Figured the title would get Matt’s attention. Okay Matt I need some help. I have been hired by an adult entertainment site to build their presence online – get better rankings etc.
I need to build their inbound links and want to make sure I am not wasting my time and their money. So before I started I did a search for your comments on directory submissions, paid links (well everyone knows that opinion), reciprocal links, bad neighborhoods (of the IP kind – not the seedy parts of towns where my client’s businesses are located) and your example site review post.
So I began to think that I may not be able to do much for them. In general adult content has a bad rap in our industry – the job no one wants to take on for fear of the association – but it is also the industry that has been ‘gaming’ the system for the longest and thus most neighborhoods have been marked bad.
What’s a guy to do Matt?
Directory listings seem to be one way. But how do we really know which ones are still considered any good and are the adult areas of some of the bigger directories taken with a TON of salt?
Could Google set up a Monitored By Google program? Why not give a Good Search Keeping Seal of Approval? Since directories should be an important part of deeper search results, if there was a system or established list maybe the work on one end could help in other areas of the fight against spam.
I know I am going to hear: “Google does not want to classify good and bad” or some variation of that, but we are being told to use no follow – so maybe other rules and system checks could help this.
Given the basis of the Google algorithm is link based and your job is to fight back the constant spamming, some sort of system could help people.
Interestingly, as I did my searches I did find a lot of people using your name to promote themselves, the one by submit edge is particularly good. They are 2 and 3 for Matt Cutts Directory Submissions and offer to get you in to hundreds of directories for a fee. Despite their SEO efforts I am thinking they may not be a good investment.
There are millions of directories, hell I started dozens back in the day. But if you are going to push your way up the rankings you need links.
I want to do it the right way, so am reaching out to you Matt for some advice. I could do a hoax press release about some gossipy fake story – hey include a porn star and a search industry leader (Danny smart move introducing me to your wife now I can’t use you) and I will get a lot of links.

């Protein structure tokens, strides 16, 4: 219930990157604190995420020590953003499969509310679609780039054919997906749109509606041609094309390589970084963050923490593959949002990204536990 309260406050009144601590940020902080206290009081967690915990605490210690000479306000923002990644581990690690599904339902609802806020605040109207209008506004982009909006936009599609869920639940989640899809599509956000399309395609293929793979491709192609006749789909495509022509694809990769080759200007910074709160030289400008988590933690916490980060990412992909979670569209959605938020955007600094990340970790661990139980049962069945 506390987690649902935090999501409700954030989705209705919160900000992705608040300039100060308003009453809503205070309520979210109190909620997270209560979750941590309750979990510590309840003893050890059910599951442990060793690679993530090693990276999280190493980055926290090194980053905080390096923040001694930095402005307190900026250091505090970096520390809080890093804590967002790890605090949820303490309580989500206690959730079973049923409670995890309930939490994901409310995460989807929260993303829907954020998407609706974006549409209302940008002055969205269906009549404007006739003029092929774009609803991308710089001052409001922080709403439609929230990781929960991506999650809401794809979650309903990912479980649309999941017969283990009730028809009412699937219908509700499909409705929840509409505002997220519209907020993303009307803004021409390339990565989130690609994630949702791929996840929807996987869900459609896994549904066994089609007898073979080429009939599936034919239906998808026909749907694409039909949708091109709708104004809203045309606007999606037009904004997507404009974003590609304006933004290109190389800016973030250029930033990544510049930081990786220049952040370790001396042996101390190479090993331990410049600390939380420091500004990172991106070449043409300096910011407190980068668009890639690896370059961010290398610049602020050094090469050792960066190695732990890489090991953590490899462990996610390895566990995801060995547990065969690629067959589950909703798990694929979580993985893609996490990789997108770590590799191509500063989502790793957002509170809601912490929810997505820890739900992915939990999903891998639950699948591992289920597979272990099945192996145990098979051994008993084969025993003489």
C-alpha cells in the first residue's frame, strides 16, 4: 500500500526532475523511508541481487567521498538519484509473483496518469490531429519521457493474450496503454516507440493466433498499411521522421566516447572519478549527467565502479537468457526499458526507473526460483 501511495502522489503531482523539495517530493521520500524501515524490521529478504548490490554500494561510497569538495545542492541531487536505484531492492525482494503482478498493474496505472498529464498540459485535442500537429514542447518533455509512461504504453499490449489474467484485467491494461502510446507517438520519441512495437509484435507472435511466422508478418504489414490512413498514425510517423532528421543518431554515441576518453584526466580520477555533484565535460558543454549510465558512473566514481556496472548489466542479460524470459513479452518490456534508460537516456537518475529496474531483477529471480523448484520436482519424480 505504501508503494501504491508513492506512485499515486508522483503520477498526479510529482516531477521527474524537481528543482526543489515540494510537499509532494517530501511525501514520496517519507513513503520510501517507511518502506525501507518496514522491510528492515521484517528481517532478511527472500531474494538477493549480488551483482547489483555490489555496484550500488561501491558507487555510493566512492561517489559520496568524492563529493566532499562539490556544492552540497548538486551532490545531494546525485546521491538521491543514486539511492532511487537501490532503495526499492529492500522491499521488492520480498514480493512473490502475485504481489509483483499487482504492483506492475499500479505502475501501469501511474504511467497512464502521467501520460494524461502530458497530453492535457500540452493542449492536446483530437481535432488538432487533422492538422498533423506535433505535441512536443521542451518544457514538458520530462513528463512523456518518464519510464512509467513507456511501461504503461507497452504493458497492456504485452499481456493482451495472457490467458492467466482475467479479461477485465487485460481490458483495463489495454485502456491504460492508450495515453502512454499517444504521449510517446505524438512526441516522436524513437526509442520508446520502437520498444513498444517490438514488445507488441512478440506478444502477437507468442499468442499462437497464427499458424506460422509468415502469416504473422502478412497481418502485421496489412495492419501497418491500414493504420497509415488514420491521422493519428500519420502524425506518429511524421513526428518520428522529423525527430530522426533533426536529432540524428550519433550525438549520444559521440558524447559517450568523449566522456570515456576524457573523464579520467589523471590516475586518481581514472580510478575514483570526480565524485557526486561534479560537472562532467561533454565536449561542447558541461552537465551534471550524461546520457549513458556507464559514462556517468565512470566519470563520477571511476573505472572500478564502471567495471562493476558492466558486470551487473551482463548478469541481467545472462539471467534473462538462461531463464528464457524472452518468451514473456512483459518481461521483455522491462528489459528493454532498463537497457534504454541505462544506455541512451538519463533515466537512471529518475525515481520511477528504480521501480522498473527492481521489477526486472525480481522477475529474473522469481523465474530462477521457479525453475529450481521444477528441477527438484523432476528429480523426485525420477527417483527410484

I have read your advice to use common sense when looking at directories but unless I am building the ultimate “good directory list” it is an endless job and one that is still subjective.
Hell, I am sure the people below still do not share the views they once stated:
Rand may not still think:
What does suck, imo, is that Google doesn’t want to recognize more legitimate sources of paid links – I’m not talking about link brokers, but about sponsored links on particular sites or in directories, etc.
The belief that a link should not be counted as a vote if someone paid for it is a very dangerous idea. Imagine the link structure of the web without the influence of paid or monetarily influenced links. It would be a very, very different environment and I wonder if Google really believes it would be a better one. It’s particularly egregious since their business model is serving links to paid sponsors, but they don’t want folks doing it on their blogs or sites unless they add “nofollow” and remove some of the value of that link… Seems highly hypocritical to me.
Come to think of it, it’s just not fair that Google doesn’t want to count my link farm links as links. Google sucks and so does Matt Cutts.
Okay that one was a joke – don’t shoot me Jill.
Time has changed what w do. Would love some insight into where directories stand now as a link building tool.